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Turbulence is having a lasting impact on the poultry sector

Leopold von Drechsel, WIMEX Agrarprodukte Import und Export GmbH, President European Poultry Club (EPC)

Actually, the poultry industry could consider itself lucky. While meat consumption in Germany is declining overall, demand for poultry meat is stable. Globally, poultry is at the forefront of meat production: And the trend is upwards. This is because poultry meat is inexpensive, of high nutritional quality and scores very well in the ecological balance sheet compared to other types of meat.

So no reason to complain? The answer is a clear "Unfortunately, yes!" Because the rise in prices for feed and energy unleashed a wave that has been almost unstoppable ever since. Postponement of stabling, empty barns up to farm closures - both in primary production and in the upstream and downstream sectors -, the industry is under massive pressure. It is not only the increased production costs that make it very difficult for poultry farming. The constant hits from avian influenza with its catastrophic consequences for farms - not to mention the suffering of the animals - do not make it any easier. Hopes for an effective vaccine are high, but the political framework conditions, which lack any clarity, consistency and security, take away the desire of poultry farmers. Without stable and predictable framework conditions, every economic sector loses strength and future-oriented investments.

In December 2022, the German Federal Ministry of Food and Agriculture (BMEL) issued key point papers with minimum requirements for the keeping of turkeys and for the keeping of pullets, laying hen and broiler parents as well as brother cocks. In these papers, significantly reduced stocking densities are proposed for almost all poultry species. For turkeys, 40 kg LW/m² for cocks and 35 kg LW/m² for hens are particularly disproportionate. For comparison: The stocking densities of the Initiative Tierwohl (ITW), in which food retailers and the poultry industry sit at the same table and negotiate animal welfare standards, are 53 kg LW/m² for cocks and 48 kg LW/m² for hens. And looking to neighbouring countries: The Association of European Poultry Processors (AVEC) has proposed stocking densities of up to 63 kg LW/m² for cock and hen in its management guide for fattening turkeys at the end of 2022.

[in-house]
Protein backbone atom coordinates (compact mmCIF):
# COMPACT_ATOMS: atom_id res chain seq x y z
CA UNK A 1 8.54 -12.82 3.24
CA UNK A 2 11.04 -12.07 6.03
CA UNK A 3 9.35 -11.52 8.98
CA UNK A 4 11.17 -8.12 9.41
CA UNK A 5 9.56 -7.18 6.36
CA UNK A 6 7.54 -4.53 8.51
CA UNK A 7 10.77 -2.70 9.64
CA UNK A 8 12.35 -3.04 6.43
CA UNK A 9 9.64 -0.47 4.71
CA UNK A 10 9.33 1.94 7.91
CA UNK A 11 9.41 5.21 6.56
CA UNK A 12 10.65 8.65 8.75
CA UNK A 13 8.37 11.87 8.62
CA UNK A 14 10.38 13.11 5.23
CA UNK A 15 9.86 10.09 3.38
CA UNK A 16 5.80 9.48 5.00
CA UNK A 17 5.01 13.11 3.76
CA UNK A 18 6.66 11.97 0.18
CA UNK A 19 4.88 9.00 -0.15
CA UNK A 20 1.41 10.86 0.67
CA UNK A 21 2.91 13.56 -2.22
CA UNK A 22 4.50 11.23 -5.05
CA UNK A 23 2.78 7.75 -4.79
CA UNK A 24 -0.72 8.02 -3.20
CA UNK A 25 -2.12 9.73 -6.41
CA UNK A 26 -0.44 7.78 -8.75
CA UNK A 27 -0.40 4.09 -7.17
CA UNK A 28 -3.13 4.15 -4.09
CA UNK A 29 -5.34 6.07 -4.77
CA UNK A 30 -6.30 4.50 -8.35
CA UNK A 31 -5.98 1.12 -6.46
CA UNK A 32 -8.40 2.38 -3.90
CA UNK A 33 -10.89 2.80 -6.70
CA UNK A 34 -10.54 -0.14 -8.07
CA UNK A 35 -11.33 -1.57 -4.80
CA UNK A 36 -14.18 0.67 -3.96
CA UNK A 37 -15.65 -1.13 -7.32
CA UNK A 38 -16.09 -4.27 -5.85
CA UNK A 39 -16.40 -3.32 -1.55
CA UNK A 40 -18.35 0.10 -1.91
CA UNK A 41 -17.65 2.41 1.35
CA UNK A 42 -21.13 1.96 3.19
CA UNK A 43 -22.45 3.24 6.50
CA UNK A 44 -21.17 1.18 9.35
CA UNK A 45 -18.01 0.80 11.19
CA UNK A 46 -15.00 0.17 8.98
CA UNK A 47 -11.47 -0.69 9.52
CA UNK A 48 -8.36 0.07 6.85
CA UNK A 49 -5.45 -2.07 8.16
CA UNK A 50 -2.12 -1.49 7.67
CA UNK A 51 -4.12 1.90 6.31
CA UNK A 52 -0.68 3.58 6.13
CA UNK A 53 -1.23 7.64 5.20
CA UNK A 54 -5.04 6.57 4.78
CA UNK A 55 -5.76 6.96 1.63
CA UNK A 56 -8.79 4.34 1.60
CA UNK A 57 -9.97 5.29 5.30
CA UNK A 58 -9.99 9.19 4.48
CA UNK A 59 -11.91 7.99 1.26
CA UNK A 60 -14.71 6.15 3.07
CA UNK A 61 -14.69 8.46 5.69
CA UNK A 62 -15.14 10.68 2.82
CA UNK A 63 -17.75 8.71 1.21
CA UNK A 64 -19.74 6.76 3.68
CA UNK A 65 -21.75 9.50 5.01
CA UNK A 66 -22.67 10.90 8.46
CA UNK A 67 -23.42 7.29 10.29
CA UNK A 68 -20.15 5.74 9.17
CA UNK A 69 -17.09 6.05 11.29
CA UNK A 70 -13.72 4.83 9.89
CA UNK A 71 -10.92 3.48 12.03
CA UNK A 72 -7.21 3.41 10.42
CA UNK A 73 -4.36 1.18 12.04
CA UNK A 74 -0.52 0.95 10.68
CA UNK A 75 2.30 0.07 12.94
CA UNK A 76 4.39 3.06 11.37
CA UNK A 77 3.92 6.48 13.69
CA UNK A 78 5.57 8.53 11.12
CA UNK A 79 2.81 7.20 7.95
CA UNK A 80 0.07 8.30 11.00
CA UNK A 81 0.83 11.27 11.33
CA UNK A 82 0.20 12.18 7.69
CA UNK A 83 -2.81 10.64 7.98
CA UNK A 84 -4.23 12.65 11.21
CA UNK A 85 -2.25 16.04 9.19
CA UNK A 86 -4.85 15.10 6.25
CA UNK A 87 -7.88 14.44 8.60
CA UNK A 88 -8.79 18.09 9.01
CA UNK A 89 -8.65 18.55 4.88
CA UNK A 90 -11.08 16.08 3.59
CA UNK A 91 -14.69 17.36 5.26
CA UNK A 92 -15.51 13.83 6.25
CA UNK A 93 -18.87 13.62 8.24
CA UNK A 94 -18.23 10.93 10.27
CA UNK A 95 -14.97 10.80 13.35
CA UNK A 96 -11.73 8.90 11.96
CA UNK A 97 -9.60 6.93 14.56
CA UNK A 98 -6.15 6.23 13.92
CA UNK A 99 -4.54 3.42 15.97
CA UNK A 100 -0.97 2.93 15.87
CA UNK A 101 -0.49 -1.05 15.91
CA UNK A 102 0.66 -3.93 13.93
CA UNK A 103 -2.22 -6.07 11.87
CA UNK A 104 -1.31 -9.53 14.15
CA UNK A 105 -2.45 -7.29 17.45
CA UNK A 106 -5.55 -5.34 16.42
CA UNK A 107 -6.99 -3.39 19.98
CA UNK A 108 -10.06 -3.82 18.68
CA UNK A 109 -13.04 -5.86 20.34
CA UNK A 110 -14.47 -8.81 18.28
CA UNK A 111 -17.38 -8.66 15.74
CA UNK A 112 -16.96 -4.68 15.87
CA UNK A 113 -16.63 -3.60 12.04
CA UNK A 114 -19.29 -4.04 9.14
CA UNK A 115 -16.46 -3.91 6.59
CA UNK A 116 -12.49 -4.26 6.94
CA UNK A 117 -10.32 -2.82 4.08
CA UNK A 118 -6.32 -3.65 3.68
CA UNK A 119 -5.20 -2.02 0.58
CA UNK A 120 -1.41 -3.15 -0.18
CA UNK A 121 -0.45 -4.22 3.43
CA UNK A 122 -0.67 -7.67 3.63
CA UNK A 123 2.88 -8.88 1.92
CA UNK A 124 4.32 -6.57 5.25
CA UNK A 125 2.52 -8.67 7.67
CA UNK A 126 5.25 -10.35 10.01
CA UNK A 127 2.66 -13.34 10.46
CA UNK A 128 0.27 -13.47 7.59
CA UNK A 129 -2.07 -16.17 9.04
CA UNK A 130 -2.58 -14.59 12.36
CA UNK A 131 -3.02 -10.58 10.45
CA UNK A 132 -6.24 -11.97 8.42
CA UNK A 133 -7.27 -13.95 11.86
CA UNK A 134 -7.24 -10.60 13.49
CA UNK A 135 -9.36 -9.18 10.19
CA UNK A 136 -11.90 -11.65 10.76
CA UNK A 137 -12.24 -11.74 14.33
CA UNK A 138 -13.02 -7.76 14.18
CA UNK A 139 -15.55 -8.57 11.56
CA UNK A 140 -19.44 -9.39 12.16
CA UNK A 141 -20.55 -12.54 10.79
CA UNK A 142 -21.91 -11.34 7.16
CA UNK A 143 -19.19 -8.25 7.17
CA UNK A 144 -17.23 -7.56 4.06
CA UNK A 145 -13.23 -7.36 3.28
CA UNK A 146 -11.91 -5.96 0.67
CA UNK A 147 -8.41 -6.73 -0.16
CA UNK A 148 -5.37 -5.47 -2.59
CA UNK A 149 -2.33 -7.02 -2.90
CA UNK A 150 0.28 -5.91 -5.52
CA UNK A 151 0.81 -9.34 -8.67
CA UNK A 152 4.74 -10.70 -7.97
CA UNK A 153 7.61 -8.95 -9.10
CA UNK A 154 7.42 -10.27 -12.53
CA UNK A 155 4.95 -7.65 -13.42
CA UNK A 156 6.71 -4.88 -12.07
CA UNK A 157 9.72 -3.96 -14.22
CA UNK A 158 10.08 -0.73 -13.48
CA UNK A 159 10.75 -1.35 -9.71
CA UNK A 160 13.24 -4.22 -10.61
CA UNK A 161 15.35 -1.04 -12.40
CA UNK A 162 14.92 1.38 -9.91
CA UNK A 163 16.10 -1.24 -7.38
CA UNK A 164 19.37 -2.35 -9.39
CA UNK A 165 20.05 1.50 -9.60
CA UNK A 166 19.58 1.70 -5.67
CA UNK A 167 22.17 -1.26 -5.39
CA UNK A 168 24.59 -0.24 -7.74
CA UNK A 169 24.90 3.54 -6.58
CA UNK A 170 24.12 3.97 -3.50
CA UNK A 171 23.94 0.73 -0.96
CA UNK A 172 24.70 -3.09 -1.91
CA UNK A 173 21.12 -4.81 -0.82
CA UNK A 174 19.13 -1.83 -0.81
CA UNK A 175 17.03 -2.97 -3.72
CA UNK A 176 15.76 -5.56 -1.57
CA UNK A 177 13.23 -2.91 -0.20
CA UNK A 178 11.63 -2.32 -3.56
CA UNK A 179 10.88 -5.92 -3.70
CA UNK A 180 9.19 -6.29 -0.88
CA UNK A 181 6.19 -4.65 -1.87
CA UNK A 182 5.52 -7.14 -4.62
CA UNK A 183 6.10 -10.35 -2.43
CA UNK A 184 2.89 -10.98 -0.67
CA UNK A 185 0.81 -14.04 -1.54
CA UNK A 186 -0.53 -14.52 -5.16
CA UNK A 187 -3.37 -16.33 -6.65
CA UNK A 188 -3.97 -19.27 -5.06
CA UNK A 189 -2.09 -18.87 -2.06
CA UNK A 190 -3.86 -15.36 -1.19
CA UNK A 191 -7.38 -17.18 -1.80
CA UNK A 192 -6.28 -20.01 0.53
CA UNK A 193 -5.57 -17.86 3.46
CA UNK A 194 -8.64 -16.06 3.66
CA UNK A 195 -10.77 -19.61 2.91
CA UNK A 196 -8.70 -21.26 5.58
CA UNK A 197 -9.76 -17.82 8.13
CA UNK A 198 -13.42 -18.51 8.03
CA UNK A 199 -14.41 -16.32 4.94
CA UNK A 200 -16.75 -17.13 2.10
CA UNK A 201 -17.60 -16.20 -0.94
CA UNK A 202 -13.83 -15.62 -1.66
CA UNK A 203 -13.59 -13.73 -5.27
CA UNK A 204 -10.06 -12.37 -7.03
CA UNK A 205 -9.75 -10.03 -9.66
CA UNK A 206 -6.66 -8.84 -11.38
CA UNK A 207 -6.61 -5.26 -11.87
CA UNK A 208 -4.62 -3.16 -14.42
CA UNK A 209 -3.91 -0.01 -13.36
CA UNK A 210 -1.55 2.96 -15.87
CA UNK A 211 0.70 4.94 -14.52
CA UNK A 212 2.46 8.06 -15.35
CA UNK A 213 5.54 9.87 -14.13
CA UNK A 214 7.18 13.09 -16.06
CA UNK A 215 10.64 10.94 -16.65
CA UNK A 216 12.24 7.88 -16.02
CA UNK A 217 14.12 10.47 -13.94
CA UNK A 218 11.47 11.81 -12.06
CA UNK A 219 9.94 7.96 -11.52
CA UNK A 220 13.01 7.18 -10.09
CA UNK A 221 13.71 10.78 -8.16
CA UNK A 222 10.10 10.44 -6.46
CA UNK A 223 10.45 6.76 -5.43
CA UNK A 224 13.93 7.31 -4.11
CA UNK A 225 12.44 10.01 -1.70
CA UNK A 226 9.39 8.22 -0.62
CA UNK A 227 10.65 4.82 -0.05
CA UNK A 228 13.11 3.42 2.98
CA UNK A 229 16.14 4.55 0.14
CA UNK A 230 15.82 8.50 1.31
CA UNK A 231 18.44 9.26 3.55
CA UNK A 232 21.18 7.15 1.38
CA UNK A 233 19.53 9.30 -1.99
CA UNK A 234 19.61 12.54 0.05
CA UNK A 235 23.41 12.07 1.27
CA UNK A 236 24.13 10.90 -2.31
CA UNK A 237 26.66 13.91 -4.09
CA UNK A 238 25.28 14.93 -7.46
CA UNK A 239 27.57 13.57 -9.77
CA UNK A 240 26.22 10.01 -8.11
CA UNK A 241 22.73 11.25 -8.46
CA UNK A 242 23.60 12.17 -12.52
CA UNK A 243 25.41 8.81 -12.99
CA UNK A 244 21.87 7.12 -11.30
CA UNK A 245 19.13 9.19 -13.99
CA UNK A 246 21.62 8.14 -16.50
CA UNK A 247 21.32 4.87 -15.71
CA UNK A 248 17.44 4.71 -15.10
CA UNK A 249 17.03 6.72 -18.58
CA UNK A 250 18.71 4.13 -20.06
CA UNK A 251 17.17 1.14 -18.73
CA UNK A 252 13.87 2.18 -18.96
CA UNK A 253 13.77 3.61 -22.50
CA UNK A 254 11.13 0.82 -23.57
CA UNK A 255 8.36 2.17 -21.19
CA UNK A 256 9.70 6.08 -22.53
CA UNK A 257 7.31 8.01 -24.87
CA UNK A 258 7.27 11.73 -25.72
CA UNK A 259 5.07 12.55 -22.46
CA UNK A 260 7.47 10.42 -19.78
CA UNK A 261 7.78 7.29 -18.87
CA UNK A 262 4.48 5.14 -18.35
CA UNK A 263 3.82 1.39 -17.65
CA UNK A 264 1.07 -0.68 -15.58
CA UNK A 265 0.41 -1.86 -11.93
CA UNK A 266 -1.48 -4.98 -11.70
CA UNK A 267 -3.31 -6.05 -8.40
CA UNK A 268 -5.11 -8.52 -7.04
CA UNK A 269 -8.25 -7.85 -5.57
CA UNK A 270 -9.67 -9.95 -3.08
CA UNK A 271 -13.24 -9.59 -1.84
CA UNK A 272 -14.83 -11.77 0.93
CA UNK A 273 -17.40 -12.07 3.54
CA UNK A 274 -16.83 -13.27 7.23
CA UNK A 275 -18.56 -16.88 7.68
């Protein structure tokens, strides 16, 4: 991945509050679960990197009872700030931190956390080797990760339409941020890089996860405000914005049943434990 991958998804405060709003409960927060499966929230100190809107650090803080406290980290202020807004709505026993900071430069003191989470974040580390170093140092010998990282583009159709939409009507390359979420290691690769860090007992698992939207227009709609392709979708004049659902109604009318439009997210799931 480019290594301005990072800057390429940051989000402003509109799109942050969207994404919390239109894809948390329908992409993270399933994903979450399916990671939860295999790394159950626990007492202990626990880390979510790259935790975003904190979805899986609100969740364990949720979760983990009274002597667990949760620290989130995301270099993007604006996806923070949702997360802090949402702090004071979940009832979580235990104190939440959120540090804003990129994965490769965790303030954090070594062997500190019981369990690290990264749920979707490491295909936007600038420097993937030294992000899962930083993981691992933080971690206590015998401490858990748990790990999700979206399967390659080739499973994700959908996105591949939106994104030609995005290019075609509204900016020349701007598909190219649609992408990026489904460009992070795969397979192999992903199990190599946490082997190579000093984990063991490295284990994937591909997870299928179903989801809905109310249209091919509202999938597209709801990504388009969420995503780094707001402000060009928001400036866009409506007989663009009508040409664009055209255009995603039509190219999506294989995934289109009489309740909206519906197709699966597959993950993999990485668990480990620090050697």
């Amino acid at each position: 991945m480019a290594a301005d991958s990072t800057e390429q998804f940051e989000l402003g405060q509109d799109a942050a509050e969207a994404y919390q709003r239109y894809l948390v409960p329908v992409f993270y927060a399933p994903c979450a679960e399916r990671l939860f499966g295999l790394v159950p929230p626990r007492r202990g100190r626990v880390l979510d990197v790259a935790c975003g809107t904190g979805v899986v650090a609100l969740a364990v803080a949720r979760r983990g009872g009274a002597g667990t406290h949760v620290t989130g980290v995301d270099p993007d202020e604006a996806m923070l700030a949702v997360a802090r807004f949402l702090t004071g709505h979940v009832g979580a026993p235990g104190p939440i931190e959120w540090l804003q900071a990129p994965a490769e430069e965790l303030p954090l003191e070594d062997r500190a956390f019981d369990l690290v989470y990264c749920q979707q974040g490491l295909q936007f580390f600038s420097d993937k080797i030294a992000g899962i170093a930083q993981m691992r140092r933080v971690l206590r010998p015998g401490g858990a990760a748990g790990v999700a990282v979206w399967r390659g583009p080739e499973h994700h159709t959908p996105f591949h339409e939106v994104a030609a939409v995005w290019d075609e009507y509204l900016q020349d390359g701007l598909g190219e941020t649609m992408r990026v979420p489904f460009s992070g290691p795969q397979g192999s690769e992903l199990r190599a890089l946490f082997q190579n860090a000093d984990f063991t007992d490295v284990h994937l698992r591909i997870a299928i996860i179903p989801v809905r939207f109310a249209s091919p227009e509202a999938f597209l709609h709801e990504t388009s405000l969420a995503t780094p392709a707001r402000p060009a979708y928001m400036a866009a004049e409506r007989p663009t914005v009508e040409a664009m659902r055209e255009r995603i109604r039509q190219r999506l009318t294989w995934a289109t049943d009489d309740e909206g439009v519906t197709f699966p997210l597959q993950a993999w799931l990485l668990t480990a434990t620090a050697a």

The BMEL's demands therefore completely ignore reality. The cost disadvantages for German producers would lead to turkey meat production moving abroad with lower standards. Austria is already a negative example. Since the stocking density for cocks and hens was reduced to 40 kg LW/m², only 30 % of the demand for turkey meat can be met from domestic production.

The poultry industry is open to further improvements in animal welfare. In international competition, however, these cannot be achieved on their own, but only through harmonised husbandry standards at EU level.

In February of this year, the European Food Safety Authority (EFSA) published two expert opinions on the animal welfare of laying hens and broilers with corresponding husbandry recommendations as part of the ongoing revision of EU animal welfare legislation. According to these, restrictions on animal health and welfare are to be expected in broiler farming with a stocking density of more than 11 kg LW/m². The EFSA therefore recommends a reduction to only 11 kg LW/m² per broiler. For comparison: According to the ITW sectoral agreement, a reduced 35 kg LW/m² (level 2, housing plus) is already implemented today, 10 % less than legally required.

Participation of professional organisations and associations? Not at all. Impact assessment for the farms? Not at all.

Many European countries, above all Germany, have high animal welfare standards. Globally, significantly higher than in the rest of the world. The poultry sector is always open to improvements and does not refuse to follow developments. However, in line with the principle of sustainability, the economic viability of production must not be completely ignored in all efforts to improve animal welfare. So why is the Borchert Commission's future concept, which was developed scientifically and at great expense, still lying unheeded in a drawer? It would give livestock farmers a clear perspective!

We in Germany would like to continue producing regionally and sustainably produced food with the highest quality standards - but please under expert, animal-friendly and also economically reasonable conditions. We know that this is in the consumers' interest. We see it every day at the shop counter.